Category Archives: planning

Principles and Process

Working Towards the Ideal Congregation

NYNO is very much an idea as much as it is anything else. It’s an idea inspired by Scripture, by the situation that the Church and society finds itself in at this point in time in the UK.

Briefly, the idea is that full expressions of church can exist that recognize the needs of its older members and therefore places them at the centre of their congregations. We believe doing this can be good for every generation that participates in such a congregation. We hope as well that any church that lives in this way will be better equipped to witness to the world, living in a way that speaks against the separation of old and young and that points to the wisdom of Christ centred community in the present and the hope of the redemption of all things in the future.

This idea can be both inspiring and intimidating. Again and again, we have seen people respond with enthusiasm when we describe what we hope to do and why we are doing it. Equally, we have encountered uncertainty as to how such a ‘perfect’ idea could ever become a practical reality. How, for instance, could a church survive without a dedicated minister; where will the youth come from; is there enough teaching?

There are one hundred and one practical questions that are unresolved by the simple idea and most of these issues will need to be resolved in the unique location and community in which you hope to see a church grow.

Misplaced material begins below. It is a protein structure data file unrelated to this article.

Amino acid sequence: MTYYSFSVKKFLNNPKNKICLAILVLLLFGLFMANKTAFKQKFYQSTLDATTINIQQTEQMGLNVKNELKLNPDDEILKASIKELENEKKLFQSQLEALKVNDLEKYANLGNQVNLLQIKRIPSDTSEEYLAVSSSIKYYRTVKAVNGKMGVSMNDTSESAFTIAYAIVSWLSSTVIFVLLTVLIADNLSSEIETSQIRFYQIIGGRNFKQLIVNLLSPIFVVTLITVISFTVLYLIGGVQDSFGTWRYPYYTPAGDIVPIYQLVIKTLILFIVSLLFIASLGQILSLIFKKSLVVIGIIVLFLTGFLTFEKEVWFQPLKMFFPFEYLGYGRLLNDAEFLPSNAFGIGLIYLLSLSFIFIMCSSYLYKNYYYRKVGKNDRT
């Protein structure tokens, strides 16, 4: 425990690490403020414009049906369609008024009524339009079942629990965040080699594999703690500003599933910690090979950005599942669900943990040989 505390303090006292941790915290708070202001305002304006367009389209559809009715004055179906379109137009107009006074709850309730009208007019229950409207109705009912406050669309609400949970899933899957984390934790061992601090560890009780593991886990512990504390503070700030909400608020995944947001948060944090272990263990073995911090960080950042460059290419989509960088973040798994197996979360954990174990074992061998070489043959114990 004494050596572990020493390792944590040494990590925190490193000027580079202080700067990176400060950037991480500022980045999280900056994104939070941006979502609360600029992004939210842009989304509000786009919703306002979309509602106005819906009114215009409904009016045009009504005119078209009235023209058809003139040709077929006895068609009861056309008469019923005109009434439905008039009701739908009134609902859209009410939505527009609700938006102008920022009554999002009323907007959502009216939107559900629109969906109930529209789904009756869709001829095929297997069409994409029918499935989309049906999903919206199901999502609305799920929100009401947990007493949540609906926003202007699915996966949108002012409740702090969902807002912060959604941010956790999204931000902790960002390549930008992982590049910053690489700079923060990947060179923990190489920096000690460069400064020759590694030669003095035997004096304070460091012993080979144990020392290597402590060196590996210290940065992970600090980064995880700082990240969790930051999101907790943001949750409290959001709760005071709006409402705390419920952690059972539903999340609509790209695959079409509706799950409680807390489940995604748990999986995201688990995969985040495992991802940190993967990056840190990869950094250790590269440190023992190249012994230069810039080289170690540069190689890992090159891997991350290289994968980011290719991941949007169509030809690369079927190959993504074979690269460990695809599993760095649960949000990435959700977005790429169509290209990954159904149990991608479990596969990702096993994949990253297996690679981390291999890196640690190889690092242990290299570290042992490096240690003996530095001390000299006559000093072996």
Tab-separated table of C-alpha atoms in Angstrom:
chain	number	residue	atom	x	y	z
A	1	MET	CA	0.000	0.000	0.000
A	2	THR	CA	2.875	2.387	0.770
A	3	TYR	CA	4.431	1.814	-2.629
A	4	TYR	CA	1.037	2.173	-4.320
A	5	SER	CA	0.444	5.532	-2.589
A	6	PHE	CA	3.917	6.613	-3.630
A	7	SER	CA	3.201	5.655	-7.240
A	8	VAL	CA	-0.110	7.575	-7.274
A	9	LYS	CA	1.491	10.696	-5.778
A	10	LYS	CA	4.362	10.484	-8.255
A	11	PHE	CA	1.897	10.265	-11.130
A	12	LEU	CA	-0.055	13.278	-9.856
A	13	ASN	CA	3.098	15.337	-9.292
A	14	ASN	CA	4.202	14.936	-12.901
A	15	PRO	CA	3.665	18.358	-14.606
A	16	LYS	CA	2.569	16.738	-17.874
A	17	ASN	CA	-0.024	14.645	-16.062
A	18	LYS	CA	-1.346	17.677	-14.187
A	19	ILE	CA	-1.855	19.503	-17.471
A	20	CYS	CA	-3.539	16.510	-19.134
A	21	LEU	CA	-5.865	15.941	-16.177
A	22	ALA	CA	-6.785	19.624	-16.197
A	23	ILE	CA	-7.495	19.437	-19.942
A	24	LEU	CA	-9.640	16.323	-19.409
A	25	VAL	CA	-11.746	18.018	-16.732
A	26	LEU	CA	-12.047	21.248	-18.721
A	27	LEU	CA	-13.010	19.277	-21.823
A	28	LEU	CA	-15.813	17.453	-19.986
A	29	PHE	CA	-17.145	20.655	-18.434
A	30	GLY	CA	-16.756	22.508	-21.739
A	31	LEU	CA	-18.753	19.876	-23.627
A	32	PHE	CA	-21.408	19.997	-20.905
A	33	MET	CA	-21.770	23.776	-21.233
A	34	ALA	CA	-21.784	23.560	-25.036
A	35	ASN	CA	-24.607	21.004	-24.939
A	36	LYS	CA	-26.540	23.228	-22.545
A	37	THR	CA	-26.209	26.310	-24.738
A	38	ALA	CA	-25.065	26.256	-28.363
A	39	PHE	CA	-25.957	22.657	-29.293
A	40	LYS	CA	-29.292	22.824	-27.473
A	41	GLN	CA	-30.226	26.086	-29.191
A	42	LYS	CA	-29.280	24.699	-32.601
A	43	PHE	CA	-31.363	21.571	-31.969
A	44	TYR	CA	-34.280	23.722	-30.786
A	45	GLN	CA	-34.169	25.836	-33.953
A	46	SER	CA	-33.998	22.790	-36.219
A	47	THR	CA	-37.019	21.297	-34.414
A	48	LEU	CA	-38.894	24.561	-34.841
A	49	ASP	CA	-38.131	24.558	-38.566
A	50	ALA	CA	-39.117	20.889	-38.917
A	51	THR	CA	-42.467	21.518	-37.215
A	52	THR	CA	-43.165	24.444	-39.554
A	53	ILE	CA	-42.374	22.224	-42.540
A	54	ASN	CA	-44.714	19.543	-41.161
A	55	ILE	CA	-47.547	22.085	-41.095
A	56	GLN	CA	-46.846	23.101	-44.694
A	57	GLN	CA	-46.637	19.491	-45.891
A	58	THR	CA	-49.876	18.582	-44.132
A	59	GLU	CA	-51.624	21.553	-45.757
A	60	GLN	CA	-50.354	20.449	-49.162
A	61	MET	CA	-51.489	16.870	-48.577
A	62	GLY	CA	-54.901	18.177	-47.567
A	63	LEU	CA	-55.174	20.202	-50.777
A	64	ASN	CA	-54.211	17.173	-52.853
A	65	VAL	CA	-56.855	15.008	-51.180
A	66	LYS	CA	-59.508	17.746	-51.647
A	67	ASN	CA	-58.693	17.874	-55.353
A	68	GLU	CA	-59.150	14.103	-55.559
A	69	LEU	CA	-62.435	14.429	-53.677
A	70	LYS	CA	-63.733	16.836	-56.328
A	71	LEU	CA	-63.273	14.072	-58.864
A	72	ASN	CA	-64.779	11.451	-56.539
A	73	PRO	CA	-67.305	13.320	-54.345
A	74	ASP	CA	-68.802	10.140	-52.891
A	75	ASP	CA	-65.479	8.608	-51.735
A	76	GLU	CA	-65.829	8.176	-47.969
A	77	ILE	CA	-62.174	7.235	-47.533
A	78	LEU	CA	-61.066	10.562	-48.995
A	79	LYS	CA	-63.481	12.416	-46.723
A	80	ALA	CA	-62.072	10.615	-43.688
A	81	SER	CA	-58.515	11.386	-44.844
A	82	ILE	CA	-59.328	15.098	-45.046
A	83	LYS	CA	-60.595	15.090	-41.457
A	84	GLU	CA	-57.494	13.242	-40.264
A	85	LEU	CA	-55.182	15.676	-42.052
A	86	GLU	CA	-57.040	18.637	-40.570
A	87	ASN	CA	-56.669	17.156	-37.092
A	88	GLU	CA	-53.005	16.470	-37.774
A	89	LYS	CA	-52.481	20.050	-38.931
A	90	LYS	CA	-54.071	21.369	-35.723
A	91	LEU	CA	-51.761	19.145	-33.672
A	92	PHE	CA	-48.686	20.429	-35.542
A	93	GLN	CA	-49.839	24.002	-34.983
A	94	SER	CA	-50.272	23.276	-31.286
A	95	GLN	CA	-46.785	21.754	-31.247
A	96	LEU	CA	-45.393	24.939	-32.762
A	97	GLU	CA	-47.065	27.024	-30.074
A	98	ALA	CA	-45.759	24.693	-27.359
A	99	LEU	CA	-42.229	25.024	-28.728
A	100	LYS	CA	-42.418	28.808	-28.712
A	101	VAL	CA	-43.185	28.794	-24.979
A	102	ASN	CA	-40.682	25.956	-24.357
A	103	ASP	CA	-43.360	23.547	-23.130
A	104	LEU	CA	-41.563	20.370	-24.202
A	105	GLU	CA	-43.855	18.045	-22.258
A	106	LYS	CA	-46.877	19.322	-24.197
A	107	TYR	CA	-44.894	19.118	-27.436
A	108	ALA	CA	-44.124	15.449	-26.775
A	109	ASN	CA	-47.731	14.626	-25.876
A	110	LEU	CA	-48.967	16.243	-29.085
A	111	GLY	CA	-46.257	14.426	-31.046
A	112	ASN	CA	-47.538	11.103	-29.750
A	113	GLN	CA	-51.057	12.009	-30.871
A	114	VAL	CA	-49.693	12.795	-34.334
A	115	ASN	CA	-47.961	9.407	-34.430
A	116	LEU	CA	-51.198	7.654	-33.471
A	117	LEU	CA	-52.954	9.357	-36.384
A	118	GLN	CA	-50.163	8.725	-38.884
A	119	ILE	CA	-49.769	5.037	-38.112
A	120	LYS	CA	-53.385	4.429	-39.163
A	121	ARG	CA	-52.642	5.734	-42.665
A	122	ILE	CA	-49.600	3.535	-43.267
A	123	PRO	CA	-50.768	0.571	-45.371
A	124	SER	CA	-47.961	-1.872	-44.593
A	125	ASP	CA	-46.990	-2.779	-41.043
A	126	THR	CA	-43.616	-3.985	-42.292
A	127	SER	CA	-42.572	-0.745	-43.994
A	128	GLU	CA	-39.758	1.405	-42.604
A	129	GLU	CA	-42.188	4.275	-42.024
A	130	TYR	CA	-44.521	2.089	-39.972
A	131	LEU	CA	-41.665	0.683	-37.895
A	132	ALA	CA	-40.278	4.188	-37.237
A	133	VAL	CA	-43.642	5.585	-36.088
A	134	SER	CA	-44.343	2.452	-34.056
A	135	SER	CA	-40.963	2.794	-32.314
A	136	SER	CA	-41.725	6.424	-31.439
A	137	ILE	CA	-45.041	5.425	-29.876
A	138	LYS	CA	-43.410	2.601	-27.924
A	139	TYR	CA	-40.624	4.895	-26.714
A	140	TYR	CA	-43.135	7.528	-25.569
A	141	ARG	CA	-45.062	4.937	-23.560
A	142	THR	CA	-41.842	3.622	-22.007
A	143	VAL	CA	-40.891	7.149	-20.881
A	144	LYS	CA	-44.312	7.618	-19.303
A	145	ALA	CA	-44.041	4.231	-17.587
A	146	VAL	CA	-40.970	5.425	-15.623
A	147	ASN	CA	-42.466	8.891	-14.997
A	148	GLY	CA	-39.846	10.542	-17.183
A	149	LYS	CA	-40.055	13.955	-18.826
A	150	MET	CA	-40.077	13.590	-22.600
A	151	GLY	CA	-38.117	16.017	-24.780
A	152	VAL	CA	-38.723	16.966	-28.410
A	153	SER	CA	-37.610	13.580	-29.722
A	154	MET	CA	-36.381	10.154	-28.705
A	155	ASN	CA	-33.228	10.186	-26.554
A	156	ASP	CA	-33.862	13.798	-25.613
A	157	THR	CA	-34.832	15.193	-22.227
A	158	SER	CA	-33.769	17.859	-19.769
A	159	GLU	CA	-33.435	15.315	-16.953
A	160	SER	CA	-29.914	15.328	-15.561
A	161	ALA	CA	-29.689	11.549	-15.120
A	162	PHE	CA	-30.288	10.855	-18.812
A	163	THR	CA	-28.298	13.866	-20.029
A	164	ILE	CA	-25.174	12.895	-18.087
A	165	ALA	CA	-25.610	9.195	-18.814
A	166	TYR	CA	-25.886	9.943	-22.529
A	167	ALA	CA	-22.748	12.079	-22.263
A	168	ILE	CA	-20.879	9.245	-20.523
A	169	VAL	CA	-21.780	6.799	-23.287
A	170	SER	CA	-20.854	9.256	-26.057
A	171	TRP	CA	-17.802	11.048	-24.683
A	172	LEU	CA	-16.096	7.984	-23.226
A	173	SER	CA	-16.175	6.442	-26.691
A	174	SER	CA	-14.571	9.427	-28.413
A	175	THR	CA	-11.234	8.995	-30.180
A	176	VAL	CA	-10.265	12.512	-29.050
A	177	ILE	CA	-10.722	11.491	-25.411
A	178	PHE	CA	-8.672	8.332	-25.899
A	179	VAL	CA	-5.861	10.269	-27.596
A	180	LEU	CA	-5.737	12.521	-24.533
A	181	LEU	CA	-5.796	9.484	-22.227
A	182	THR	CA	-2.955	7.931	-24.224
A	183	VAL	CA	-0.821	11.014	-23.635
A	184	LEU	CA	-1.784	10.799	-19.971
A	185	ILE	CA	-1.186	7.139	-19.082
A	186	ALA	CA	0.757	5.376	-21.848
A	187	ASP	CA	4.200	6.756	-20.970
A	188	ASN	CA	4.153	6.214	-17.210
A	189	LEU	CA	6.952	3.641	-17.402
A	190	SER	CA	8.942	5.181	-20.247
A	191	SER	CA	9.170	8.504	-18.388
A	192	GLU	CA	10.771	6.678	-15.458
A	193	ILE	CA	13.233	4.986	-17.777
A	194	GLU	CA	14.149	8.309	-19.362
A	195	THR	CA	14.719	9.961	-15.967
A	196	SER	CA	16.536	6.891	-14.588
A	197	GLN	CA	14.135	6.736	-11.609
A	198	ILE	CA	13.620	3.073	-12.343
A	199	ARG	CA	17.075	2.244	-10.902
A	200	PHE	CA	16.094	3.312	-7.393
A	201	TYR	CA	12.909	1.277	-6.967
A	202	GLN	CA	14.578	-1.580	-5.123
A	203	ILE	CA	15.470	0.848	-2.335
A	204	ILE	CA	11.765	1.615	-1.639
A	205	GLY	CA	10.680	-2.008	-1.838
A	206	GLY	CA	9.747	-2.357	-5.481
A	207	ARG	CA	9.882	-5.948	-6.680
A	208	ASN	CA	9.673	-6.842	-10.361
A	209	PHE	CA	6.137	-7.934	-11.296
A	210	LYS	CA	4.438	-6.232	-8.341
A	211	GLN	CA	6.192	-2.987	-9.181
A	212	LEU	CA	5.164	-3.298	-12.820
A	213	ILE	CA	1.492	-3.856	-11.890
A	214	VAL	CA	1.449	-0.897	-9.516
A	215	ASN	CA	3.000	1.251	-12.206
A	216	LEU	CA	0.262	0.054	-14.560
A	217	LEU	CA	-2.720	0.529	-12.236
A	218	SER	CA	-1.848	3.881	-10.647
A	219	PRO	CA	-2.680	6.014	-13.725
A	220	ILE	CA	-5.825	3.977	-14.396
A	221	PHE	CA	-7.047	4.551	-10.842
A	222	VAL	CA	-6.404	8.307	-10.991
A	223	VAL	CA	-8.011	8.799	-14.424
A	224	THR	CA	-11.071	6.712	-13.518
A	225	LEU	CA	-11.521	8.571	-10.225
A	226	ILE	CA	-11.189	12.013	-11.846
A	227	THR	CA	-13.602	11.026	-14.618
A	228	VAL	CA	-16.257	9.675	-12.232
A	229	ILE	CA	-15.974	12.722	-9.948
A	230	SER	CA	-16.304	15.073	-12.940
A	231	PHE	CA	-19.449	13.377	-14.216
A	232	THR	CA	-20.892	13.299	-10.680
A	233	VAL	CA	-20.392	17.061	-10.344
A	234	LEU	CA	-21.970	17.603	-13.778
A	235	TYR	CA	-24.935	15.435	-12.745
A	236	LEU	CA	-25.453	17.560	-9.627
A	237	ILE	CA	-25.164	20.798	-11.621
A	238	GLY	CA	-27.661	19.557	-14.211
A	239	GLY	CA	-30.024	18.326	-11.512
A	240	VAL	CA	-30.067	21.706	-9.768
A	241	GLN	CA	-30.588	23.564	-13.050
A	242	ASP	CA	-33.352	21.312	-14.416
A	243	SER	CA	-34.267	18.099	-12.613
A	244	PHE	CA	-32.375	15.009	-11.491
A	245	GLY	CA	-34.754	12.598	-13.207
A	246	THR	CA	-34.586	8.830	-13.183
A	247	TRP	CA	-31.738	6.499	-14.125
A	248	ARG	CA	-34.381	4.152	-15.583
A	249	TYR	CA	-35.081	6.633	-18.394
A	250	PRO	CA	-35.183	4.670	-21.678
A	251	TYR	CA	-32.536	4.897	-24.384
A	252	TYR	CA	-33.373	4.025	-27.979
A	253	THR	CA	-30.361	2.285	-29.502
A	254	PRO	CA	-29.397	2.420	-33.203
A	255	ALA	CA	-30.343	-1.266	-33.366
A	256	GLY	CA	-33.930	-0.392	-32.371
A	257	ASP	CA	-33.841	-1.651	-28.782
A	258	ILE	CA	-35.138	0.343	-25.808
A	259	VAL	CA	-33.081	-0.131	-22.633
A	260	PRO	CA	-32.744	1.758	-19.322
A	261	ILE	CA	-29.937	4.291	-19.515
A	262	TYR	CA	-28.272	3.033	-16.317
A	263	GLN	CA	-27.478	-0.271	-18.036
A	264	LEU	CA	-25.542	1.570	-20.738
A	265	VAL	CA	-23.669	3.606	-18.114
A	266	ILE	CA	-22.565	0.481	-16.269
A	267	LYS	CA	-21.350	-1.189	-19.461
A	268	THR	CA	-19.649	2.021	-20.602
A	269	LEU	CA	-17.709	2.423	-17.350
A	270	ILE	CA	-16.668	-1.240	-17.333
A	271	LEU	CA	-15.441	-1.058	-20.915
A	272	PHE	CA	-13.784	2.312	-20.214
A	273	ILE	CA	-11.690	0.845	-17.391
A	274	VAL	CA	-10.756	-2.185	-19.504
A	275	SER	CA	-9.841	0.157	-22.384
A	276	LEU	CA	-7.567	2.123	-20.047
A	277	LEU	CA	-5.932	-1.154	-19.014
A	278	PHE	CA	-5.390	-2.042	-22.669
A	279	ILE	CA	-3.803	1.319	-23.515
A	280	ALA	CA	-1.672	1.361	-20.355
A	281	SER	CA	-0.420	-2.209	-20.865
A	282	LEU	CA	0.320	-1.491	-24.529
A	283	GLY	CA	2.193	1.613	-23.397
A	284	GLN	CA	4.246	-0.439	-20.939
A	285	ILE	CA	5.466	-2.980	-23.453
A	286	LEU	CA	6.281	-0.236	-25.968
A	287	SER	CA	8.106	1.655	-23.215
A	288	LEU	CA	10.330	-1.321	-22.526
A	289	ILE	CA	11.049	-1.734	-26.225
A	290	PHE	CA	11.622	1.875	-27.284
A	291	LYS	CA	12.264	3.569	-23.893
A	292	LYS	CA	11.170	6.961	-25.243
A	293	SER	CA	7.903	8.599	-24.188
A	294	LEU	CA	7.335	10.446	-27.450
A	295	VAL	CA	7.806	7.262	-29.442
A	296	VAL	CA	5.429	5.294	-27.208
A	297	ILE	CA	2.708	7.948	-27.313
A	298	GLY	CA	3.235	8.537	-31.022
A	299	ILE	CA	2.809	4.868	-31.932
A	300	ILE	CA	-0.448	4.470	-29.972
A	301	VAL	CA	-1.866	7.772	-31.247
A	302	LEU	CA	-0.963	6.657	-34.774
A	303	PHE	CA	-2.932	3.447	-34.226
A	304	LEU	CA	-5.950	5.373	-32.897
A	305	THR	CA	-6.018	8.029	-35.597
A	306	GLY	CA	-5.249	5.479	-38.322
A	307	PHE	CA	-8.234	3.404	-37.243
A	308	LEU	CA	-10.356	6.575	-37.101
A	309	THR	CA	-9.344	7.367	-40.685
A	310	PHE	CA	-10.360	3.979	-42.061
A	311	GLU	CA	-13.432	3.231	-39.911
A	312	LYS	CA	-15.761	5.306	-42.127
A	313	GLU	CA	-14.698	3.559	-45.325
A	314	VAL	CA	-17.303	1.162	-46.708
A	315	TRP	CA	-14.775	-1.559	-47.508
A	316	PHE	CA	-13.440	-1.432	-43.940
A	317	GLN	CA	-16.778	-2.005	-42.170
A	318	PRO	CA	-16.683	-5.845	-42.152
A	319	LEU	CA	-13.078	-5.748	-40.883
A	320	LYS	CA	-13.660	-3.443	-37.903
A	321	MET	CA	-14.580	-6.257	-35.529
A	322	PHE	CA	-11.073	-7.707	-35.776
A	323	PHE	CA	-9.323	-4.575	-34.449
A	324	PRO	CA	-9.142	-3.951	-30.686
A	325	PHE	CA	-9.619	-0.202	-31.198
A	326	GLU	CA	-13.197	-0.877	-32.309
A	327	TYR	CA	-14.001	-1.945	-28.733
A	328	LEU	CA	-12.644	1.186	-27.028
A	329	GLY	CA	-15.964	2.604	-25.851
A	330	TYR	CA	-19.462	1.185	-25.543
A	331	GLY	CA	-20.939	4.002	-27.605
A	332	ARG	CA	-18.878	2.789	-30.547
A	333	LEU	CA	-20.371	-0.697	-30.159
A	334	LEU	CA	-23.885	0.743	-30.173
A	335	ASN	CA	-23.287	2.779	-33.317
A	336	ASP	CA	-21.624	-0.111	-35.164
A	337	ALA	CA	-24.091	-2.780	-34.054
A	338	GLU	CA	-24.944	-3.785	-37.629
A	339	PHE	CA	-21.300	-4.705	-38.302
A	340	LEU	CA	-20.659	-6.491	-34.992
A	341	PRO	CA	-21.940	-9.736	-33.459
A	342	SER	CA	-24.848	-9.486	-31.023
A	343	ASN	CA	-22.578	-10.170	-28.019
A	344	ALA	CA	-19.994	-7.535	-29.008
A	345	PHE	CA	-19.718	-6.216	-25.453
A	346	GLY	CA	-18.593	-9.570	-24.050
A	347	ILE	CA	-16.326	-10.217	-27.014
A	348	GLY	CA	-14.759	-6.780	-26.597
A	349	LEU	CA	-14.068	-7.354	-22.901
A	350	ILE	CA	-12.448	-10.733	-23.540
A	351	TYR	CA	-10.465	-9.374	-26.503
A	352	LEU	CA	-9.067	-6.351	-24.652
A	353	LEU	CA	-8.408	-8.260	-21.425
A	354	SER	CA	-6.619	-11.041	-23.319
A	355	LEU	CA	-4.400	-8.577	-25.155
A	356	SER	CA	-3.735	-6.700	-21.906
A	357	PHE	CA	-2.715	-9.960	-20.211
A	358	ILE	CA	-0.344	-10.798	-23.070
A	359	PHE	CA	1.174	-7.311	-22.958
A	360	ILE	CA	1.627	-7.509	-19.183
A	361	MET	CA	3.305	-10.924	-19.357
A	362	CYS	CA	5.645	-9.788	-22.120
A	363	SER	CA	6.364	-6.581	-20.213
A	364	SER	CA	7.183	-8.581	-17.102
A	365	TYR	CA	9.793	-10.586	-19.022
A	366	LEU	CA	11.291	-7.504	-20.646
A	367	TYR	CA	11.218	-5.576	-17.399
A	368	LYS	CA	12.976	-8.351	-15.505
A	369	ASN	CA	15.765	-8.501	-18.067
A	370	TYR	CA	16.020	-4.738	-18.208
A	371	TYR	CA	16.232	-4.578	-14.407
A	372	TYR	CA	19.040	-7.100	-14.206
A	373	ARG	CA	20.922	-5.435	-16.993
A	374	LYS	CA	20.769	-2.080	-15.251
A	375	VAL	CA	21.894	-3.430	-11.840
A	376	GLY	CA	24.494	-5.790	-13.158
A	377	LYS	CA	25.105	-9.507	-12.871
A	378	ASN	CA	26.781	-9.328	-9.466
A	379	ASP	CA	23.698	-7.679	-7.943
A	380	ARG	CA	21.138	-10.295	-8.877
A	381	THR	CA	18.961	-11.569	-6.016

And yet, we’re not worried and we don’t think you should be either. Church planting with NYNO will be a process. The ideal, diverse aged, autonomous congregation, a spiritual home for all involved, will not spring into life immediately. It will require patient leadership, that holds onto the ideals of NYNO while making one change at a time, at each stage inviting the congregation to participate. That leadership (a team, I would expect) will have to be stubbornly singled minded when it comes to the ideas, the principles of NYNO. At the same time, it will have to be gracious and patient, recognizing that people will take time to understand the what we are aiming for. It will also have to have faith, realizing that there will be problems that won’t have an immediate solution that needs to communicated gently to the congregation. Together we will have to pray our way forward, always holding onto the end goal believing that God has given us this, even while the path that leads there remains bewilderingly winding.

Where will they come from?

At this stage in the project, some questions haunt me.

Concerning the elderly, we’re probably wrongly complacent although I’m not going to fret about it unnecessarily.

No, the question that haunts is the one about the young, or even just those who aren’t elderly. Where will they come from? How will we attract them?

It’s part of the basis of the project, that we recognise that the elderly can find themselves segregated from the rest of society, from the rest of the church. But, why do we think our church will be different? If a handful of us locate a church in the context of the elderly, why would anyone join us, from the rest of society or from the rest of the church. We’re asking people to do something that is, apparently, unattractive to the majority of us.